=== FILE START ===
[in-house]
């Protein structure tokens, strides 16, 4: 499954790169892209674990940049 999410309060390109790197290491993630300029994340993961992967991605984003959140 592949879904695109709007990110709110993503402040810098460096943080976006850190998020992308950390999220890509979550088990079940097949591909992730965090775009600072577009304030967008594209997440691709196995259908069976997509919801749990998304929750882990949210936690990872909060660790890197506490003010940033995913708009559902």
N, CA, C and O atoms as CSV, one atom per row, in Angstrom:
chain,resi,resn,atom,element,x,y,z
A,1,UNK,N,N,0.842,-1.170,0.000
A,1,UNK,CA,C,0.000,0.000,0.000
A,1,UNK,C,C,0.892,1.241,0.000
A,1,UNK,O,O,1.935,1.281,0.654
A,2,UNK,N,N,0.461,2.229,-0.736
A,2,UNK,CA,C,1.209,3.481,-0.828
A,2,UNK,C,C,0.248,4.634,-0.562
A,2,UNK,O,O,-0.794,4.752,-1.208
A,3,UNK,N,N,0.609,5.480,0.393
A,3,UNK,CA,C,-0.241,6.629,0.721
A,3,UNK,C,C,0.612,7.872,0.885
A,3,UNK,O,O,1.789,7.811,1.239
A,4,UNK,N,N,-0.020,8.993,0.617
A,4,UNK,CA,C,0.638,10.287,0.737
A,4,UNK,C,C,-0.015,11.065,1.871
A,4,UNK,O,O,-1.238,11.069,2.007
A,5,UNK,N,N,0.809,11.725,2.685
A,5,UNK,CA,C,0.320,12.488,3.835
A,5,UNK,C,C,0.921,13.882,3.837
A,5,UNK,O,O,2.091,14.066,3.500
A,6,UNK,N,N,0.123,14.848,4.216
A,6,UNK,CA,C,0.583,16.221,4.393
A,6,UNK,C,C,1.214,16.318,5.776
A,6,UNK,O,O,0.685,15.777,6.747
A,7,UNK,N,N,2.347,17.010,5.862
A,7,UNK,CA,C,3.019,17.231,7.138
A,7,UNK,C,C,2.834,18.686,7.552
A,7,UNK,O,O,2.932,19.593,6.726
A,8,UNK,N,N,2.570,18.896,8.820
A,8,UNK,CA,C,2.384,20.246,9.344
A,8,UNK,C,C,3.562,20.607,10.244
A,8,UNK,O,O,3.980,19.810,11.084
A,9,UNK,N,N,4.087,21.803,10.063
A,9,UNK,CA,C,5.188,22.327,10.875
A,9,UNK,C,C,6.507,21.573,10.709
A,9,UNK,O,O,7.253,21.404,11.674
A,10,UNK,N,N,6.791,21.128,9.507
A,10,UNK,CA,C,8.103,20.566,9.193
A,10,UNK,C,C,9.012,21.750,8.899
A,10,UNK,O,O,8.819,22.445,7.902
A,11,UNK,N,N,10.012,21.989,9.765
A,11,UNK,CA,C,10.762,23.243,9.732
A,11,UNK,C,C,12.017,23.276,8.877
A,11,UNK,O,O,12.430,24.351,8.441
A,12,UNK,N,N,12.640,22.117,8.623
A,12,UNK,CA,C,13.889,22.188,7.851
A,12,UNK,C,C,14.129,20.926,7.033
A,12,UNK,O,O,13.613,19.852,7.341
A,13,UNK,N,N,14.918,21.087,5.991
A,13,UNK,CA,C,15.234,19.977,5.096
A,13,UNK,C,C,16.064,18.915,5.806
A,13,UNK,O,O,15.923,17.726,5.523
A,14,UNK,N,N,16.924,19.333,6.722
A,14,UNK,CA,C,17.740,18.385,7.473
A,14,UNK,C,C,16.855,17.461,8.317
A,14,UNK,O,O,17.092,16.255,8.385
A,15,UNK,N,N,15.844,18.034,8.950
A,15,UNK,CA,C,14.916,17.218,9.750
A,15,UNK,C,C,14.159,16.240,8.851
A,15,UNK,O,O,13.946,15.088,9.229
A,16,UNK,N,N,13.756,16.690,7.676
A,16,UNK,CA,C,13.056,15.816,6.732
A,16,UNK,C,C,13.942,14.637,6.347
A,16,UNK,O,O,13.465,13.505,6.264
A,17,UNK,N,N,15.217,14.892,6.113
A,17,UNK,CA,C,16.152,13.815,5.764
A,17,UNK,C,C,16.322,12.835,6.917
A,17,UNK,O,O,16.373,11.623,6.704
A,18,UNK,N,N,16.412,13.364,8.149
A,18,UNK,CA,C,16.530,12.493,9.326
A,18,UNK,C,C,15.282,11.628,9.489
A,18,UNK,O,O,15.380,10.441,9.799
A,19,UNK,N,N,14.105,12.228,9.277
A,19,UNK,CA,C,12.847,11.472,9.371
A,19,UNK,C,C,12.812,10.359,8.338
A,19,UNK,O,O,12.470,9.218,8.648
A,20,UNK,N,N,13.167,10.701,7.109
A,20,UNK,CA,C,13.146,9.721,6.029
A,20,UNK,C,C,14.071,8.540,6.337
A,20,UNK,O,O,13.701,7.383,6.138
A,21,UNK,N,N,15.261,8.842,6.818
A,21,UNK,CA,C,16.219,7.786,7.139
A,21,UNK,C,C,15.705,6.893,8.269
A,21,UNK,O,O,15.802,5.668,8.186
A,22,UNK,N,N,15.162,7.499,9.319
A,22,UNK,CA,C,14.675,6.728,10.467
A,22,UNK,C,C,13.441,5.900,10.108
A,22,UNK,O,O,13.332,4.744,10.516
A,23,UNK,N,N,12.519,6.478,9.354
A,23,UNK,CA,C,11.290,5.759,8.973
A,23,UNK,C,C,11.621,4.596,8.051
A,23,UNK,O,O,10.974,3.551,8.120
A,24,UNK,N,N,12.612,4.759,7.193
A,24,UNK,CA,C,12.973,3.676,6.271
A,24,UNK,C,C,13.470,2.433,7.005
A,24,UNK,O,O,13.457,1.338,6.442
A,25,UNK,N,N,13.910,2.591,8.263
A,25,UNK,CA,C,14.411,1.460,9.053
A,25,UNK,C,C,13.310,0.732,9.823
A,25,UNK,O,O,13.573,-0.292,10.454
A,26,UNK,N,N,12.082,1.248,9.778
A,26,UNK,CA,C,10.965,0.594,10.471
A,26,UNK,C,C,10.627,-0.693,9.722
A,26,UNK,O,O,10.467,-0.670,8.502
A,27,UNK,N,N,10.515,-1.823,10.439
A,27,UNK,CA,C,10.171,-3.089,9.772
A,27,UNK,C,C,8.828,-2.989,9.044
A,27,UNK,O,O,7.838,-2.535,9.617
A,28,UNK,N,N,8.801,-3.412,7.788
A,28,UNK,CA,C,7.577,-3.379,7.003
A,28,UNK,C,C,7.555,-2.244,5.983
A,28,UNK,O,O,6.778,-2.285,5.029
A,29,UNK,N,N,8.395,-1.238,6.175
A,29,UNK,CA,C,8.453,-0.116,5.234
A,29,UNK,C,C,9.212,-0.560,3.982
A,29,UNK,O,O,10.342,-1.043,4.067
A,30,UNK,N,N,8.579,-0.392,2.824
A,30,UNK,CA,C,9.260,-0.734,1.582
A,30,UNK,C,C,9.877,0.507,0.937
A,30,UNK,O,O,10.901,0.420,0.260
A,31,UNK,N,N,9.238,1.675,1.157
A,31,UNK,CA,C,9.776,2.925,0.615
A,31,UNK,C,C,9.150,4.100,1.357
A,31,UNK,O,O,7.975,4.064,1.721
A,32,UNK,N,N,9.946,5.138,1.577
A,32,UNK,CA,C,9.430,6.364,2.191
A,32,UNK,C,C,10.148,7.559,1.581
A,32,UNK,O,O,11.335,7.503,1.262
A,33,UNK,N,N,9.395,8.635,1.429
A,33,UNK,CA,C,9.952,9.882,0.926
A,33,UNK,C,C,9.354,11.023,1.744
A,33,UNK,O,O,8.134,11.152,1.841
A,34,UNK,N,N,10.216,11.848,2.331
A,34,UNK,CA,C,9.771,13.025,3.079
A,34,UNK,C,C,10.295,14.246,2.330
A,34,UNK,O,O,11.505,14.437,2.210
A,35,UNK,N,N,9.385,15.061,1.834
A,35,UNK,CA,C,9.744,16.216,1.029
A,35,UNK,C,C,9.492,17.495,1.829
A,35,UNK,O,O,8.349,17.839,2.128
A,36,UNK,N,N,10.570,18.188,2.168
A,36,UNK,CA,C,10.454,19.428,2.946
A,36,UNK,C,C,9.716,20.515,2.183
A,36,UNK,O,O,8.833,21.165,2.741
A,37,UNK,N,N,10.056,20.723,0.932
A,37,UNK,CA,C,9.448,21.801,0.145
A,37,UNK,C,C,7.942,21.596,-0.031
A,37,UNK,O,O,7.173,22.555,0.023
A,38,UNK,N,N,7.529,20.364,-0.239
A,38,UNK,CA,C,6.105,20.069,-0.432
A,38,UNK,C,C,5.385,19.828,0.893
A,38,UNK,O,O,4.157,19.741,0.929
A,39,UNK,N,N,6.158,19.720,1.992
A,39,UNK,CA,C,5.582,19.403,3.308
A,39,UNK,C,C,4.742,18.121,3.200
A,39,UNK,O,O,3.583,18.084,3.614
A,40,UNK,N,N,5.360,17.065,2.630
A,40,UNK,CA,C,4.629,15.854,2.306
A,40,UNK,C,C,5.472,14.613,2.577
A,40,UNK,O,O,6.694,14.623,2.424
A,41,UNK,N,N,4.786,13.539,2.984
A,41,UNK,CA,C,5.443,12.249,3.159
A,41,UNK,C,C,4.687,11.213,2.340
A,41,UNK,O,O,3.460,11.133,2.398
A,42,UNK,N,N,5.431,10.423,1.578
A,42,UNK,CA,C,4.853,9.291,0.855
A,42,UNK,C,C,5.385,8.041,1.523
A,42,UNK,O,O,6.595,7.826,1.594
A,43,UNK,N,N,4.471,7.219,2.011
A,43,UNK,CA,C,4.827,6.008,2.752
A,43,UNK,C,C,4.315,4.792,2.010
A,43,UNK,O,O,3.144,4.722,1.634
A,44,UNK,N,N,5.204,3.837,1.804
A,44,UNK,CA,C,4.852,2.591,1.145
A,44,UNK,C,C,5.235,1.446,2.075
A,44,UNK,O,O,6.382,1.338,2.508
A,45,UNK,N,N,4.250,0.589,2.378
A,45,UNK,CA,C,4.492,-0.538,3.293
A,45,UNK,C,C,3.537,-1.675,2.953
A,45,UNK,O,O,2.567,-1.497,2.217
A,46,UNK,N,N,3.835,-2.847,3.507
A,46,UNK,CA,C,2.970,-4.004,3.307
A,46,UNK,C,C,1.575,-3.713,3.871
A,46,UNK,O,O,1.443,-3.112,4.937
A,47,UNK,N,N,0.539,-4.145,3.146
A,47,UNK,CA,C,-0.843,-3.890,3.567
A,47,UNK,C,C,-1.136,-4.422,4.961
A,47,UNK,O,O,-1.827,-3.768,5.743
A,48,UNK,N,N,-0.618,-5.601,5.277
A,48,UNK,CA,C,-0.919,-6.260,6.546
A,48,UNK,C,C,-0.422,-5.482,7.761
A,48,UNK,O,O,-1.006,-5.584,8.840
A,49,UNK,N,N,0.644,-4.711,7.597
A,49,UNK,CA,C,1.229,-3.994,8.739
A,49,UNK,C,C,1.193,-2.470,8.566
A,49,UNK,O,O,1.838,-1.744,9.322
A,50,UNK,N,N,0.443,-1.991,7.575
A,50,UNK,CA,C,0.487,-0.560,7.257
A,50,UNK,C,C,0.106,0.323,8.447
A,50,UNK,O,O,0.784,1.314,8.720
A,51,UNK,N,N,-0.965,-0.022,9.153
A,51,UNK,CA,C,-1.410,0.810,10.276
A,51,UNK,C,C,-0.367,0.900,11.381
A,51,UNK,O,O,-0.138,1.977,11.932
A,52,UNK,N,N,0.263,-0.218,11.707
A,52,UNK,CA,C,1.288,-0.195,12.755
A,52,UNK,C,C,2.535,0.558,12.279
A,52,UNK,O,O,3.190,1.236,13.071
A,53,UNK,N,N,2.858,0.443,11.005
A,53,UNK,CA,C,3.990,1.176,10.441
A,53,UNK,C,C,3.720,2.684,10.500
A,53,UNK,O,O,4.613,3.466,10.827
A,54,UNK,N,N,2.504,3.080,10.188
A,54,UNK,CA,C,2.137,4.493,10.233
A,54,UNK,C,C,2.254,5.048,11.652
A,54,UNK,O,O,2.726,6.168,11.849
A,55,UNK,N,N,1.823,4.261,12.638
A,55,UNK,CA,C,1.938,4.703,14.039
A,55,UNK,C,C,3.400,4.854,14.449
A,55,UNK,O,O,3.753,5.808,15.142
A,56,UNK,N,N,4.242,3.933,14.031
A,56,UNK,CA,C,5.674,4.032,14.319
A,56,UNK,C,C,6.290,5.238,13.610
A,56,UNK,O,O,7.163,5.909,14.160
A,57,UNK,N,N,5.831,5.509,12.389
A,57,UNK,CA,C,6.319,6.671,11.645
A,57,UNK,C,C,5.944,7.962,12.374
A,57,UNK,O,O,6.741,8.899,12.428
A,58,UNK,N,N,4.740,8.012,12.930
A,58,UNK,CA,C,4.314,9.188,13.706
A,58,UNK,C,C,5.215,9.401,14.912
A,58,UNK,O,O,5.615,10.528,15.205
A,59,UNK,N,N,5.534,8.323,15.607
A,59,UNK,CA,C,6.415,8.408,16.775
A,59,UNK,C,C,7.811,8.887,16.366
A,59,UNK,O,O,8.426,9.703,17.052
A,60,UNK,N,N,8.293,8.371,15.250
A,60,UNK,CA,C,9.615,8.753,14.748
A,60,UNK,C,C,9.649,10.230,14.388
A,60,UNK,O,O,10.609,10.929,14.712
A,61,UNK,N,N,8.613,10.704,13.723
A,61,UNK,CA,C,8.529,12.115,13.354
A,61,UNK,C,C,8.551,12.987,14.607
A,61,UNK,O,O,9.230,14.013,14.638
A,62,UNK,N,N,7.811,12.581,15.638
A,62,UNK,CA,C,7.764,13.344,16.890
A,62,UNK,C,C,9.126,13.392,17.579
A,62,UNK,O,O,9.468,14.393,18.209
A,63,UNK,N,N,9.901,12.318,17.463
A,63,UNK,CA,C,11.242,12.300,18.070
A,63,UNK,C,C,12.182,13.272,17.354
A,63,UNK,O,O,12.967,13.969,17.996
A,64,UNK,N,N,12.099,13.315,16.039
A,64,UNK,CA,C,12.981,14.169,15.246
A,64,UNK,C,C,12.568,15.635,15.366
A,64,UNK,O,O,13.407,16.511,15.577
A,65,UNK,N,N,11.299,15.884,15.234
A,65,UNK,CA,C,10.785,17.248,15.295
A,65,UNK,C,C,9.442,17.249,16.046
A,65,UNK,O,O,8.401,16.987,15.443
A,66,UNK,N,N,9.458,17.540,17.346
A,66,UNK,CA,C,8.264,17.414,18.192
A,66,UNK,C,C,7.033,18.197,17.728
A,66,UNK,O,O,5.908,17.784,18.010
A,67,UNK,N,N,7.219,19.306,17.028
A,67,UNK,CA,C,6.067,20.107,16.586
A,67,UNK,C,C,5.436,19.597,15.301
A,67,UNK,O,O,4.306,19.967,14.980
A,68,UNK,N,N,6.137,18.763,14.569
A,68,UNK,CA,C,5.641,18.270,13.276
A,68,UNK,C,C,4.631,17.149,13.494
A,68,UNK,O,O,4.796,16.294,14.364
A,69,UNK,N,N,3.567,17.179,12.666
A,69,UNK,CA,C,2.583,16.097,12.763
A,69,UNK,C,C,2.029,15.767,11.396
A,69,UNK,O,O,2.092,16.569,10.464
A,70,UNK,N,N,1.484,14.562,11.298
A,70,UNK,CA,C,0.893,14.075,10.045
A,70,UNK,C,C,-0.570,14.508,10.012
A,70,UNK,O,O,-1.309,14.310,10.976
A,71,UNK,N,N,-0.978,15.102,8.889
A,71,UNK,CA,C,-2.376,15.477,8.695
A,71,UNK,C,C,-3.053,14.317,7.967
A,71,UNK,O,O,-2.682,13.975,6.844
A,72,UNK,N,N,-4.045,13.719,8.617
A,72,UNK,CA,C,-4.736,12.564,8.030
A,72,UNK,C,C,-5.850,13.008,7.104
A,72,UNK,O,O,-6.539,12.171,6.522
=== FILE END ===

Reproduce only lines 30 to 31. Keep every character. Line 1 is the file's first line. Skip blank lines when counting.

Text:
A,7,UNK,CA,C,3.019,17.231,7.138
A,7,UNK,C,C,2.834,18.686,7.552